Tearing off down the scree at 100 miles per hour. It took all of about three minutes to race to the bottom of that steep conveyor belt!

If it weren’t for our thumping headaches the following morning, our plans would have been to clamber up the true right of Barrack Creek and loop around to Pegleg Creek. But as it turned out, we spent the rest of the day gingerly driving back to Christchurch.


Our catch for the day – all taken with the trusty old P14 Action 25-06. Shot using a load of 90g sierra hollow points.

There are plenty of handy spots for Chamois in Arthurs Pass and Otira, many of which produce some excellent day-hunt opportunities for those short of time. And if you climb high quickly and utilise your day by moving (and glassing) along main spurs and ridges (avoiding the skyline), then you’ll often come onto something. The beauty about Arthurs Pass is that there are enough ridges, spurs, gullies, guts, and rocky promontories adjacent to fingers of tussock and belts of alpine to keep you interested all day. But I believe the key is to plan your hunt / route so that you never double back on country you’ve already covered.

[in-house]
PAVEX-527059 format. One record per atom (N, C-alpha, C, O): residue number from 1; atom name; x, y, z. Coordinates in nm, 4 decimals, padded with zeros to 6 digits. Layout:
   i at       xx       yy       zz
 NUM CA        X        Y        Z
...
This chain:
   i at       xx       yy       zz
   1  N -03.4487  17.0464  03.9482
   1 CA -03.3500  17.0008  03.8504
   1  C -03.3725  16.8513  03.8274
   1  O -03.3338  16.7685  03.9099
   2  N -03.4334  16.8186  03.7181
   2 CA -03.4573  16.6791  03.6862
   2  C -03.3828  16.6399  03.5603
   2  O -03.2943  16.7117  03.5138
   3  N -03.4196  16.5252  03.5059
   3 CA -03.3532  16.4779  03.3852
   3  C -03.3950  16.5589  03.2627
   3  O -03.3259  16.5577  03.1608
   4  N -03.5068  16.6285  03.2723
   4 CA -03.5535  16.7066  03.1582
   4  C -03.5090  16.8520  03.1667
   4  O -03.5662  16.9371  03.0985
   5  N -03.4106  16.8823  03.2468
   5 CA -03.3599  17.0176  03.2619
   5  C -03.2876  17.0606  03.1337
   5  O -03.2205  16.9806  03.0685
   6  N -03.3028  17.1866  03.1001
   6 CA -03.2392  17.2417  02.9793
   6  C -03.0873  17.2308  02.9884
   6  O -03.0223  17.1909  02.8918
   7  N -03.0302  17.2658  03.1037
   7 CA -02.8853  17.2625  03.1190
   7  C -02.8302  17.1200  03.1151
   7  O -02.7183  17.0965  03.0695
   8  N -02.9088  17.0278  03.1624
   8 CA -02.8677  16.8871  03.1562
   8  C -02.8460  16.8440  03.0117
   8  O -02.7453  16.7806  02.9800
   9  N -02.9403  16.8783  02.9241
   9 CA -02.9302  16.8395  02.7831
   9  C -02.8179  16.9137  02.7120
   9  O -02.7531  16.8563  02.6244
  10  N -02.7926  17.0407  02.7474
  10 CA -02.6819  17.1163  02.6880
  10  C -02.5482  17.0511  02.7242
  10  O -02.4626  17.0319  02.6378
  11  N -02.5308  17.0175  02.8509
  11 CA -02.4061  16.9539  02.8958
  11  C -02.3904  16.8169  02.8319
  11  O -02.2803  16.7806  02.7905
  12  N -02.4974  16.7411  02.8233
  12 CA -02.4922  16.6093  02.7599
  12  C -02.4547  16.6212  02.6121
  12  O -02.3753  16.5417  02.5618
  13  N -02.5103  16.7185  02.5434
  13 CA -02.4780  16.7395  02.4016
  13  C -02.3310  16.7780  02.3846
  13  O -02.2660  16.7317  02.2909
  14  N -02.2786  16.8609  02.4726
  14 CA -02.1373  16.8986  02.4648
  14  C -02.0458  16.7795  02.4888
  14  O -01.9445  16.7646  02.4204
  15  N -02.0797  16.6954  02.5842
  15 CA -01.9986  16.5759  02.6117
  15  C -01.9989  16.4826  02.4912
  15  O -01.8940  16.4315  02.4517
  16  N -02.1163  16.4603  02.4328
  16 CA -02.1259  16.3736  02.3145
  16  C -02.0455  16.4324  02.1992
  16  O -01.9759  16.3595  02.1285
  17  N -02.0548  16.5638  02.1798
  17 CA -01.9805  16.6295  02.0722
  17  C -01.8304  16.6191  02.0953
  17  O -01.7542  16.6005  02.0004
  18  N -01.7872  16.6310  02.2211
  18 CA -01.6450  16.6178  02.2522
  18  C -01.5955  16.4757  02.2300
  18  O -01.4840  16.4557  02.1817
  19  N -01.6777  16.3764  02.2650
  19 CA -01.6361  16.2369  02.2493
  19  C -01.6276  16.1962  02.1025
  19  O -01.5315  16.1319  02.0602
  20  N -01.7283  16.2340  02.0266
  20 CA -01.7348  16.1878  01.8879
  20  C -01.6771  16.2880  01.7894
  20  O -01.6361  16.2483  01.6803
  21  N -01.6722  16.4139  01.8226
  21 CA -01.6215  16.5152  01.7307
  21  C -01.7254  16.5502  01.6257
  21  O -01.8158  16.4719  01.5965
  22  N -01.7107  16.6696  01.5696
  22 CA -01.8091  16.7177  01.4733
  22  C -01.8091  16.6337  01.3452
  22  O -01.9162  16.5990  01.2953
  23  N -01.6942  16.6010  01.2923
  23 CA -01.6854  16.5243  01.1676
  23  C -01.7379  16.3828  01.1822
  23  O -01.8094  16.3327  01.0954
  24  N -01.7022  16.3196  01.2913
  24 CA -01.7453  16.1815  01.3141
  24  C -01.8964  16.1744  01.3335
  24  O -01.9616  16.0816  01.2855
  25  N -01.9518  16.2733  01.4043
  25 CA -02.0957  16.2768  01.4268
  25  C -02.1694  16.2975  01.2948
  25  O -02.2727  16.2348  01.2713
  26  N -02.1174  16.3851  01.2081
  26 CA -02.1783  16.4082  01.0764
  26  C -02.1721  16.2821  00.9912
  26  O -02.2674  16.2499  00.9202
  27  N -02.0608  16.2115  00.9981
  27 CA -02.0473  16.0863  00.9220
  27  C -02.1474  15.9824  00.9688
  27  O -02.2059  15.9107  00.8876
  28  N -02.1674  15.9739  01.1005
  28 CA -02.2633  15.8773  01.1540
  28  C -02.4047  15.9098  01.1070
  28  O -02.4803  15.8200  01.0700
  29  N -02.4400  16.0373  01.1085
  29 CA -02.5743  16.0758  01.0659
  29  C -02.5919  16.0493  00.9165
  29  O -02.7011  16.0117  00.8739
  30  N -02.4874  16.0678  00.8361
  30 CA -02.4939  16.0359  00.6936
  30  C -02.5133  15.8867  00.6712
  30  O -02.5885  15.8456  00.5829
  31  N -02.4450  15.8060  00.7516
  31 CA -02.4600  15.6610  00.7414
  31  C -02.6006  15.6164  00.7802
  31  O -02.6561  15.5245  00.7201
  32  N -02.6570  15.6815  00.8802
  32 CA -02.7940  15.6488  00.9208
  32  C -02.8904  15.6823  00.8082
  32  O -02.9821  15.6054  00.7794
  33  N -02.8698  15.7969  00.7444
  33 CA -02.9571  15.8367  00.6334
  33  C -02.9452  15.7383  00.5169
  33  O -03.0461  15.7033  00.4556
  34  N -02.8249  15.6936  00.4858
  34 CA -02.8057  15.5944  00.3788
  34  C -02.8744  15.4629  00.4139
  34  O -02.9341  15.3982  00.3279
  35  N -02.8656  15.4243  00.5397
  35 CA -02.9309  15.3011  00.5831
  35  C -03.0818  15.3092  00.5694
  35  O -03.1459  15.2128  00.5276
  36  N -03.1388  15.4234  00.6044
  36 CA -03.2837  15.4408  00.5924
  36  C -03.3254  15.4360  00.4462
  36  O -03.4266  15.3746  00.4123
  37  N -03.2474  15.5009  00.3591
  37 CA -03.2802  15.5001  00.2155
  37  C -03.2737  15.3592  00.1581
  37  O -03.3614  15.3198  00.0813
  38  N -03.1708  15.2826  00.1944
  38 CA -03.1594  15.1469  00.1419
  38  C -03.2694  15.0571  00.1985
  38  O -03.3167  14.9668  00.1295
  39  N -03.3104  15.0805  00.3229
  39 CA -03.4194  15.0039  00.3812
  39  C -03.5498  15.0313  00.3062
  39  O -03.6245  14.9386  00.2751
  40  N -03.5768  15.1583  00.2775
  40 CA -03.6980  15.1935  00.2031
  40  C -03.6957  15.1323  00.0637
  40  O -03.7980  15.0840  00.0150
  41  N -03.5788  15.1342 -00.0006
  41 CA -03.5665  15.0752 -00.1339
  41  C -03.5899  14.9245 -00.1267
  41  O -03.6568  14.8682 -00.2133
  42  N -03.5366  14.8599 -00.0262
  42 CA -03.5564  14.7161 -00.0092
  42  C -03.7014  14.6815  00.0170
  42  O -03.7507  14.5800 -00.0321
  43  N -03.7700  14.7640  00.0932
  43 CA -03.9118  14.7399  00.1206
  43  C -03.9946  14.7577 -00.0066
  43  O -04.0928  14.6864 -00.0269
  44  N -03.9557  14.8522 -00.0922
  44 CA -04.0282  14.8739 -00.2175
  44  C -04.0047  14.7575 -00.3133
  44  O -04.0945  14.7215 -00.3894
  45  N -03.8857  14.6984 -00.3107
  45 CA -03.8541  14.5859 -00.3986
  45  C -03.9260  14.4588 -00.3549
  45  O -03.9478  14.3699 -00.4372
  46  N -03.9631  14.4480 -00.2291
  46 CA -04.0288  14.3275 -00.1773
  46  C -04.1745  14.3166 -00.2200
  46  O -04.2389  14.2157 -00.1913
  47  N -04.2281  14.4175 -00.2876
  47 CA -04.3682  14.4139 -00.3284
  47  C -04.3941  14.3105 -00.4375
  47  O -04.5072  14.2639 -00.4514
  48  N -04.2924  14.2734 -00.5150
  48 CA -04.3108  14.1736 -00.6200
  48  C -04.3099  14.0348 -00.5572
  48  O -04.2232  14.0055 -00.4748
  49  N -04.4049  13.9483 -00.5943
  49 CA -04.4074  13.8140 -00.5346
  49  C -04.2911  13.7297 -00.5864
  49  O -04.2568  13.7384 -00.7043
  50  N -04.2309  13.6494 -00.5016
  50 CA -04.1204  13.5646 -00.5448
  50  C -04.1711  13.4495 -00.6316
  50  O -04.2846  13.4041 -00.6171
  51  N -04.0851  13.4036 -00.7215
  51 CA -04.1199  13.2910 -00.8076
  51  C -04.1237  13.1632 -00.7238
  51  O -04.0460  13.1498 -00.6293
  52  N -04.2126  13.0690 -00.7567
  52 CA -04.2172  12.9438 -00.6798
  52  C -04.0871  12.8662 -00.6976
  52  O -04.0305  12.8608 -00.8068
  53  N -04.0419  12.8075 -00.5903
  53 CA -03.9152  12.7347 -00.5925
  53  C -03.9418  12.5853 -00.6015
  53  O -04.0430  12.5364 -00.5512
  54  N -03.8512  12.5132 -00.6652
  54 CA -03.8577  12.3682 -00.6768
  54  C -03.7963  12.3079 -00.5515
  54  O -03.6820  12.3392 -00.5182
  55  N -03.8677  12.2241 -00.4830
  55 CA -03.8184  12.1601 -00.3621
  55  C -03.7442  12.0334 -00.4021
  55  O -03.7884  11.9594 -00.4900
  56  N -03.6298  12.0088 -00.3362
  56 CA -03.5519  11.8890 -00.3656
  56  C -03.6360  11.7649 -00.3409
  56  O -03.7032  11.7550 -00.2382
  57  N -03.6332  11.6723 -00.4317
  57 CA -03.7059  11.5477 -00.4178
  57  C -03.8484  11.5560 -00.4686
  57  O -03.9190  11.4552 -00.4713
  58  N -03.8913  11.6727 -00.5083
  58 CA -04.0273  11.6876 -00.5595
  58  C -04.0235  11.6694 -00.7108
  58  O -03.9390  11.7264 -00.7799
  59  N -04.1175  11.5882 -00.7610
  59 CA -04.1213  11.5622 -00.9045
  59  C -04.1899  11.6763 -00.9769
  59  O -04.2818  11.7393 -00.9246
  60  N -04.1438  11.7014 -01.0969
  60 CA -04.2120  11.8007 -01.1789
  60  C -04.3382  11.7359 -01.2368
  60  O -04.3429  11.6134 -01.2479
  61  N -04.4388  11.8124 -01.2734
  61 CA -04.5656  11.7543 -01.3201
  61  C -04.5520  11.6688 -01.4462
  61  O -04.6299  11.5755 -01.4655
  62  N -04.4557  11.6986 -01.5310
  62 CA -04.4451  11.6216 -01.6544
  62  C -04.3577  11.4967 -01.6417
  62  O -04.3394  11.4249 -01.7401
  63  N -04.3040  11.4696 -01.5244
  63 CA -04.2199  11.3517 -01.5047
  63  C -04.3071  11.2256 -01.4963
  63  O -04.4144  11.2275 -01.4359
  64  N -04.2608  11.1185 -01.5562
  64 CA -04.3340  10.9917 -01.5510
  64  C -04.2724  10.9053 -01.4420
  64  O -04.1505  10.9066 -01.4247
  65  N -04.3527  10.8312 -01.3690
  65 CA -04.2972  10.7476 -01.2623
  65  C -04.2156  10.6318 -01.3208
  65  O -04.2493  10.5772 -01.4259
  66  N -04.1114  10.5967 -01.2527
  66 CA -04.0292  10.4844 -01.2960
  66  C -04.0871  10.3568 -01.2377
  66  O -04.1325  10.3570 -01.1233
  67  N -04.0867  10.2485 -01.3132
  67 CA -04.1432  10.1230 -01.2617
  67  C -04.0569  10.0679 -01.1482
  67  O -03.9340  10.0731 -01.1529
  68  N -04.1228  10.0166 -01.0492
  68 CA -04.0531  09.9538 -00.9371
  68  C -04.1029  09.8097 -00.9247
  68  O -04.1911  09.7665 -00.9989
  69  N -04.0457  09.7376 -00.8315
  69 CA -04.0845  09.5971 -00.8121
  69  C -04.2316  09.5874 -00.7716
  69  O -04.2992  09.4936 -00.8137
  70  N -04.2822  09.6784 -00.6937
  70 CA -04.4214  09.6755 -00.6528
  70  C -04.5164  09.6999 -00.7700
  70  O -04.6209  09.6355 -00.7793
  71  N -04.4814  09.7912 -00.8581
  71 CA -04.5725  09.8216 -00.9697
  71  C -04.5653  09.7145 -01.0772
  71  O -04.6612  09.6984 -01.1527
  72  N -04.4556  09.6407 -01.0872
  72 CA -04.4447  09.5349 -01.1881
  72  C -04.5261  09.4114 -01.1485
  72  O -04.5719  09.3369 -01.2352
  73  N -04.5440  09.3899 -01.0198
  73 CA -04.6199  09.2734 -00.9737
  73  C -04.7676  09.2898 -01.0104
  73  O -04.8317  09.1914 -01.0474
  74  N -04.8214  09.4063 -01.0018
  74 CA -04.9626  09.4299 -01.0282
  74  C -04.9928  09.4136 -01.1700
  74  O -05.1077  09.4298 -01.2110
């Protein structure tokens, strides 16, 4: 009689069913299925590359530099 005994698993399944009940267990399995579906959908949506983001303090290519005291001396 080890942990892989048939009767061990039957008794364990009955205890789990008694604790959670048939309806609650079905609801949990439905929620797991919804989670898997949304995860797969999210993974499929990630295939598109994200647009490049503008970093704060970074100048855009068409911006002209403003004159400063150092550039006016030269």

Be prepared to hoof it to get to the hotspots, but also be prepared to slow it right down when you come onto likely habitat and sign. John Bissell mentioned this in detail in his last “So You Want to be a Hunter” article, and its so true. By covering more ground you will increase your probabilities of seeing and shooting animals – but you have to know when to charge on and when to ease up. Planning ahead is critical.